Putting Education Reform To The Test

New Florida Scholarship Requirement Prompts Identity Theft Concerns

Florida Department of Education

A parent is asking Gov. Rick Scott to reconsider a new state law requiring Bright Futures recipients submit a federal financial aid application.

Why should a student need a parent to fill out a financial aid application to renew a merit-based scholarship if the student pays for his or her education?

And why should a parent put their personal information at risk if they receive no benefit from the scholarship?

That’s what Palm Beach County resident John Loeffler is asking in a letter he wrote to Gov. Rick Scott last week.

“It’s kind of crazy, it doesn’t make sense,” Loeffler said.

Loeffler’s daughter is studying engineering at the University of Florida and needs to renew her Bright Futures scholarship.

As we reported earlier this year, renewing the scholarship now requires submitting a Free Application for Federal Student Aid. The requirement was added to a 71-page bill, now law, raising Bright Futures eligibility.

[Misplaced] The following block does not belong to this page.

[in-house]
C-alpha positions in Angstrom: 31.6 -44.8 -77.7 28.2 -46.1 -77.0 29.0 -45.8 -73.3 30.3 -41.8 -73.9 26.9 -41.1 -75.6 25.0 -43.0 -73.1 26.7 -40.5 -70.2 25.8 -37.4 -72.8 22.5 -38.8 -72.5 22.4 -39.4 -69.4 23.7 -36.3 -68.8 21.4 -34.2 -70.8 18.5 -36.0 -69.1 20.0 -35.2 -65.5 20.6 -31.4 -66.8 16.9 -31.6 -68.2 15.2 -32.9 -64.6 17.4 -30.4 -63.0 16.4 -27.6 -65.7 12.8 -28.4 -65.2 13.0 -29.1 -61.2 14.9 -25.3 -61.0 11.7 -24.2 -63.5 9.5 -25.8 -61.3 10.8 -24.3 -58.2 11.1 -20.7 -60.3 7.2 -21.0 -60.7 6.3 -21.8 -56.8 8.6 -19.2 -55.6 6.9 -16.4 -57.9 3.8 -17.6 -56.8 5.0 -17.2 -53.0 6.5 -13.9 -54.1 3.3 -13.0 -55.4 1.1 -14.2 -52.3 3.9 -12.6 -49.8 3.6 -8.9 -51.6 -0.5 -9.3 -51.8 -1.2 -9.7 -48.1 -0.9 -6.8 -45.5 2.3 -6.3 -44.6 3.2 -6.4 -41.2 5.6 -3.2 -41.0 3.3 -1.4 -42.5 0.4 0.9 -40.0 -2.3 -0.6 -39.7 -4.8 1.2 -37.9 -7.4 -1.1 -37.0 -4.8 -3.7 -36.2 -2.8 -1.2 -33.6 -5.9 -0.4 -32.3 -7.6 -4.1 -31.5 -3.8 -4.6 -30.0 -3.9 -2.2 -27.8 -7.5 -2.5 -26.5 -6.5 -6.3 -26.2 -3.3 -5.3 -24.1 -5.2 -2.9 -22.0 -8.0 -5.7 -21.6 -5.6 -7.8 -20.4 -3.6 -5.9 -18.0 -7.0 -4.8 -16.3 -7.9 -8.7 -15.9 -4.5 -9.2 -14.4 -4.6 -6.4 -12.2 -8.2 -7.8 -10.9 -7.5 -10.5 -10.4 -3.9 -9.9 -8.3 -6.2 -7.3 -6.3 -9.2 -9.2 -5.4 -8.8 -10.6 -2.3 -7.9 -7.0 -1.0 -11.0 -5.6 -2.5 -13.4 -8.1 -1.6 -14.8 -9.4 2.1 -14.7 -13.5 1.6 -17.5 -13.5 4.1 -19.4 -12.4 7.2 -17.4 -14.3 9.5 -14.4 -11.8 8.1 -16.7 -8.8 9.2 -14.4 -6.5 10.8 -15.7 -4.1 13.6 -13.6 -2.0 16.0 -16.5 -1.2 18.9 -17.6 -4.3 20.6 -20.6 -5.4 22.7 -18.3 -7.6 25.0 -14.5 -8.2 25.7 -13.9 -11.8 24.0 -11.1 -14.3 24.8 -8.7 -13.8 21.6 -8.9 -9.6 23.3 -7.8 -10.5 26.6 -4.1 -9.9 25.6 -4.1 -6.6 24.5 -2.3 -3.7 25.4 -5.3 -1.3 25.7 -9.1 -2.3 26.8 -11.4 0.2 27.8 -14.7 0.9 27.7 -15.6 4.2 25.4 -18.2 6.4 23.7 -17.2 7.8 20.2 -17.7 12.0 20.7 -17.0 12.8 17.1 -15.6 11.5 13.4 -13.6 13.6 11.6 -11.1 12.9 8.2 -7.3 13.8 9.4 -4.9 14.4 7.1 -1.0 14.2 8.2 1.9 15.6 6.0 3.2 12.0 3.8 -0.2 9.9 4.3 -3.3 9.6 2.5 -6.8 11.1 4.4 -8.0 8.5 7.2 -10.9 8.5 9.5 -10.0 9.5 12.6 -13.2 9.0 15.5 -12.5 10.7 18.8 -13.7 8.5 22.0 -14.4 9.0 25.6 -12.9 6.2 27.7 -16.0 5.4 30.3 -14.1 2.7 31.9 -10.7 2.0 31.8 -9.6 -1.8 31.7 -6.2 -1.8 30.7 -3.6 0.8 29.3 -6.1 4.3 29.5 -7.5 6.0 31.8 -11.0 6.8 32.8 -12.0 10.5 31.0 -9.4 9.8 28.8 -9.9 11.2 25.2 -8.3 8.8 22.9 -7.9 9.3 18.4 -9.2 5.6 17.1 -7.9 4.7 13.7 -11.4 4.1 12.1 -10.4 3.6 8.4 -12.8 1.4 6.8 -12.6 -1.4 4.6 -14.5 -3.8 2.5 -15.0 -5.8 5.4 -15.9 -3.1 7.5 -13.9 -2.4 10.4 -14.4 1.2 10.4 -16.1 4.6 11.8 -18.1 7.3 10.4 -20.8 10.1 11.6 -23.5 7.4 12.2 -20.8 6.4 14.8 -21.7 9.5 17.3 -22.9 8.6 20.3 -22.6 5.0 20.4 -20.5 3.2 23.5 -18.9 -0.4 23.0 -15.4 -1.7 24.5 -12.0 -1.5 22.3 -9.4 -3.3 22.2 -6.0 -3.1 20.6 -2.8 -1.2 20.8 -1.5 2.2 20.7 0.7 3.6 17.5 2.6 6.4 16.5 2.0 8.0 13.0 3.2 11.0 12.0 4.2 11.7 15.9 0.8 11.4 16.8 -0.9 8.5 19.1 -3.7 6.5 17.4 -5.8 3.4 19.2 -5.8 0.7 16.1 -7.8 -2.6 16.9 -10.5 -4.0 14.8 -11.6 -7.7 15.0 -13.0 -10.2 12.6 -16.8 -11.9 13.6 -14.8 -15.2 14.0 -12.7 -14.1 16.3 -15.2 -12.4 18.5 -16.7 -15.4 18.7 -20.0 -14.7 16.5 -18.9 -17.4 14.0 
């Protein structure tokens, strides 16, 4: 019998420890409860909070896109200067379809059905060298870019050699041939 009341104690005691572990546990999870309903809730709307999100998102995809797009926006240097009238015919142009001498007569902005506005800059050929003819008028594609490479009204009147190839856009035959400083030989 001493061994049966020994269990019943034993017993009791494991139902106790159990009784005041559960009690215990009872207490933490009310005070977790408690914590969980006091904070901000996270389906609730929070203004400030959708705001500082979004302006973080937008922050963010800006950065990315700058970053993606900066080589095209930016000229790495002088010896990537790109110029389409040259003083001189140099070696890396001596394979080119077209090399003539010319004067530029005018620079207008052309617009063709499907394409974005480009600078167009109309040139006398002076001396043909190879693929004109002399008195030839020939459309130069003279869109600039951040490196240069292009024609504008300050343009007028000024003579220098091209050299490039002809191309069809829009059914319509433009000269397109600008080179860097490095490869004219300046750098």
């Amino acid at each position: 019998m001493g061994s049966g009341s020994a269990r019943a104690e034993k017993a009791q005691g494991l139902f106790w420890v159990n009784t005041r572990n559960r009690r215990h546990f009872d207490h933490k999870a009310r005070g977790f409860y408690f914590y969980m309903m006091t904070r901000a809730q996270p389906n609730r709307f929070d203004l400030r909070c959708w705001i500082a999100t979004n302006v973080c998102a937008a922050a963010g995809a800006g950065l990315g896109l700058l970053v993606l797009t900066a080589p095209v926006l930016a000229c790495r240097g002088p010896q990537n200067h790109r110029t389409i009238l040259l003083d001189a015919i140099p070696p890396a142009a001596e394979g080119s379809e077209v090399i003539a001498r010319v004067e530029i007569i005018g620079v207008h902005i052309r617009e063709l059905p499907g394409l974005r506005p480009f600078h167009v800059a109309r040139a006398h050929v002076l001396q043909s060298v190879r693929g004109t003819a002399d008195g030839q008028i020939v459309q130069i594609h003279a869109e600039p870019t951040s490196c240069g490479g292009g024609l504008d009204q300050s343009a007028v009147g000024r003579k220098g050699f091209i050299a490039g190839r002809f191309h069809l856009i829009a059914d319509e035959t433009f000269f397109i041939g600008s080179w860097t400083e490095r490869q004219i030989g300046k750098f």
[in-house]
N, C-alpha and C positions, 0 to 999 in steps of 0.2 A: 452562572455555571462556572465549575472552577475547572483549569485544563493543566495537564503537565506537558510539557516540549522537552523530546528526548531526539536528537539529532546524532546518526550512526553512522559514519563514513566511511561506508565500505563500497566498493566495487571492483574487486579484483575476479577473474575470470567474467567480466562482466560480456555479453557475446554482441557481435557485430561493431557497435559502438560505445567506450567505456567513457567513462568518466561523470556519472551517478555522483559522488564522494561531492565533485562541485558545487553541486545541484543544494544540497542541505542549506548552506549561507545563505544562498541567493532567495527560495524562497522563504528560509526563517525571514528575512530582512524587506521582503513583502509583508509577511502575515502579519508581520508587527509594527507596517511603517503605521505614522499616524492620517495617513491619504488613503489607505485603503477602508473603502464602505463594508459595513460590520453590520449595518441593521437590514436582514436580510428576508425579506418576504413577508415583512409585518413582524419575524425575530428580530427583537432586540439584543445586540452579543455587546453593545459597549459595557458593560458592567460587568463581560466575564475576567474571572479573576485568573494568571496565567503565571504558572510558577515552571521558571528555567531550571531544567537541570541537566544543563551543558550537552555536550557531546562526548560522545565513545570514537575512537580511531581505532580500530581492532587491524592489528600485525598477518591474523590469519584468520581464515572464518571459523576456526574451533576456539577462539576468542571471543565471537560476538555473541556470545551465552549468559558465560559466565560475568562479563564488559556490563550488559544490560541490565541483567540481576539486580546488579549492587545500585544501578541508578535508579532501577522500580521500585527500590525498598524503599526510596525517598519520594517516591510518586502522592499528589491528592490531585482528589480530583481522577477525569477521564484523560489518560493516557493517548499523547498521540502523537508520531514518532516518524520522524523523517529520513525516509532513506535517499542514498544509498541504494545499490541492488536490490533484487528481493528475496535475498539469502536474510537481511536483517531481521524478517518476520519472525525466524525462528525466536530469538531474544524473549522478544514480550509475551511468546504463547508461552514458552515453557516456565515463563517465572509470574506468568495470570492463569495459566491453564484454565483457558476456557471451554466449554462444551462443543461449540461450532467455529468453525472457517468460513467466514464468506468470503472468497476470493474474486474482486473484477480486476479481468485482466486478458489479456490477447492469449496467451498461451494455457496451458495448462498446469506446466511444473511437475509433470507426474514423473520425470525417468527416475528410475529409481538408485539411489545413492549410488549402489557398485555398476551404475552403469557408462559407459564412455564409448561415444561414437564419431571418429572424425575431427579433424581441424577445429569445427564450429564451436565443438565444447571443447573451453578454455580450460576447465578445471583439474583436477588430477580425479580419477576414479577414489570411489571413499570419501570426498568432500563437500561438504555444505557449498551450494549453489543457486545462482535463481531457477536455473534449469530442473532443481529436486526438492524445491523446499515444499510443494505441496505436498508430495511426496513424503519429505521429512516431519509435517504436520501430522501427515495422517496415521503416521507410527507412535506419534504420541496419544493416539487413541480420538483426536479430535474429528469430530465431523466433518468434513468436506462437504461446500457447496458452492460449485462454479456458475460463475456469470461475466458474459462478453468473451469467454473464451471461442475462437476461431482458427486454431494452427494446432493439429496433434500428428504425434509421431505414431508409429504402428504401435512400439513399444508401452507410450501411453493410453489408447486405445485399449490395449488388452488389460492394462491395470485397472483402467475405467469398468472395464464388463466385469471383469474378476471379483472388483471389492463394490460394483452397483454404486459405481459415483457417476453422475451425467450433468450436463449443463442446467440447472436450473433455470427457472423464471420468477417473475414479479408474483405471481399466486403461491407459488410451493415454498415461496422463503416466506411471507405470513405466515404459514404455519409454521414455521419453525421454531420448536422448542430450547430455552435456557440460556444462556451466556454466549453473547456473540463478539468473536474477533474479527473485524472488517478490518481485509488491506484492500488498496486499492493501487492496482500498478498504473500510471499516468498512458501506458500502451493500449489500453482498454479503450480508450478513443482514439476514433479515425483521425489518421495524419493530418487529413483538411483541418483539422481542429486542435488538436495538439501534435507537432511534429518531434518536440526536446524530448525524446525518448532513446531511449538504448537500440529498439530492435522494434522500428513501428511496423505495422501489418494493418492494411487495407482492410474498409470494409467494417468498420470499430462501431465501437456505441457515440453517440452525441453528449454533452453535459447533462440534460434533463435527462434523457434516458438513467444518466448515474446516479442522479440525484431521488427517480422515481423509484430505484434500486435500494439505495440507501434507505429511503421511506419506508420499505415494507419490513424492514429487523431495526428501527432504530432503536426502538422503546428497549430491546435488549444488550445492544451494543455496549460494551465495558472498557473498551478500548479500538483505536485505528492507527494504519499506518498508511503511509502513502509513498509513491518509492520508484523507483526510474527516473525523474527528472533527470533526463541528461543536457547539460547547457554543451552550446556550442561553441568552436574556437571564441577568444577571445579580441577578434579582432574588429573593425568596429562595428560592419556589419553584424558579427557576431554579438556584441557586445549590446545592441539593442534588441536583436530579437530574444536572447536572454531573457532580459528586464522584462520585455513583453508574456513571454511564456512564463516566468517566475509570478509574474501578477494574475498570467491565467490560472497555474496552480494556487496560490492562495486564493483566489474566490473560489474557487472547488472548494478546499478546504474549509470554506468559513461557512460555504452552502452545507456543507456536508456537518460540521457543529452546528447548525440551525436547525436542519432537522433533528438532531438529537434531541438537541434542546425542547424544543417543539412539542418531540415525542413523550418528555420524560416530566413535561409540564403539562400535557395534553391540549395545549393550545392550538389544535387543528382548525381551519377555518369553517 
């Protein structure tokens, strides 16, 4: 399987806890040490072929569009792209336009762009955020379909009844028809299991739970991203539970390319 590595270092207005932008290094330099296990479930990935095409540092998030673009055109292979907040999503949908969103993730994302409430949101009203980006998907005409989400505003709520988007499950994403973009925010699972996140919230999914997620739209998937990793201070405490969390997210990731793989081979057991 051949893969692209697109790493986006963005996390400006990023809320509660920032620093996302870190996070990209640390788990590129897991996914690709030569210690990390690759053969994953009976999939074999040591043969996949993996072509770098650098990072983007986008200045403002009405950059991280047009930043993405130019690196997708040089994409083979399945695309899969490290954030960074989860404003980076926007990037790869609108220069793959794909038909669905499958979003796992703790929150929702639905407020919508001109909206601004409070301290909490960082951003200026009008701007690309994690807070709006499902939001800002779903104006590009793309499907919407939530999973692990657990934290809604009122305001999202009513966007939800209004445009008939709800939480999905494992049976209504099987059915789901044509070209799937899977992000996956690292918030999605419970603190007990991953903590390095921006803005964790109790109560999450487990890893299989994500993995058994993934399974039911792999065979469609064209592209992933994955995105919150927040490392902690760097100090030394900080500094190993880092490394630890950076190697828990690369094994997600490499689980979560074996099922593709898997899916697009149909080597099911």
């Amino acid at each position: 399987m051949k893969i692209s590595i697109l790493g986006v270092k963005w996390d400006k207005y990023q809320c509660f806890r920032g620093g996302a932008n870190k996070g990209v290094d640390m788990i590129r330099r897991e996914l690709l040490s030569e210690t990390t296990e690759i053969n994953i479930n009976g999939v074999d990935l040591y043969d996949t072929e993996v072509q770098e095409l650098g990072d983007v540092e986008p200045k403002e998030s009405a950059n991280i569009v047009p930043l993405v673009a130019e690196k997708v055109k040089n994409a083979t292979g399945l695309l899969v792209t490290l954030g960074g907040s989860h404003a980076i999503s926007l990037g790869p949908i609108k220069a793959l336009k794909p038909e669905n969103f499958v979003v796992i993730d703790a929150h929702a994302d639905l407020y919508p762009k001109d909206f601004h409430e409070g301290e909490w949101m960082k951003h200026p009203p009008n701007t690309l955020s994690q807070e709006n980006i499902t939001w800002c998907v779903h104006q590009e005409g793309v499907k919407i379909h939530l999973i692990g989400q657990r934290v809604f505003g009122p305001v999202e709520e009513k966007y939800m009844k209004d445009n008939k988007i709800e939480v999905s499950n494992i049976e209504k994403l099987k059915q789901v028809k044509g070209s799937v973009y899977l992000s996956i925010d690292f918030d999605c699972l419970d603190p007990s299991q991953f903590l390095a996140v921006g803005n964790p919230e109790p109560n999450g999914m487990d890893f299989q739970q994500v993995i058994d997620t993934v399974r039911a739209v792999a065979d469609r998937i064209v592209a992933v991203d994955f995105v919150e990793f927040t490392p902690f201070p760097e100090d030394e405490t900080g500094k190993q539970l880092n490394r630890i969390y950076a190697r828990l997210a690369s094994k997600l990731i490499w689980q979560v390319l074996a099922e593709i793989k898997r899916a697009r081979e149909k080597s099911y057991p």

In a letter last week, Loeffler asked Scott to consider issuing an executive order that would halt Bright Futures from gathering the information.

Lawmakers said they want to collect the financial information of families receiving the scholarship to determine who is receiving the scholarship. Lawmakers want to wants to disprove the public’s notion that parents are buying BMWs for their Bright Futures students with money they would have otherwise spent on college.

“We always intended for everyone to fill out the FAFSA form,” said Sen. Evelyn Lynn, R-Daytona Beach and chairman of the Senate’s higher education budget subcommittee. “We have no data on these students at all.”

However, If the student is under the age of 24 their parents must submit their financial information.

Loeffler says his daughter is paying her own way, so why should he be involved at all?

Loeffler worries he’s risking identity theft by submitting his Social Security number and financial details on the FAFSA.

“How can you deny them something they’ve been awarded?” Loeffler asked.

“I understand they’re trying to save money…but for me to risk my finances about this when I’m not getting any financial benefit? That’s my identity.”

Scott’s office has neither responded to Loeffler’s letter, nor to StateImpact Florida’s questions. Read Loeffler’s letter below.


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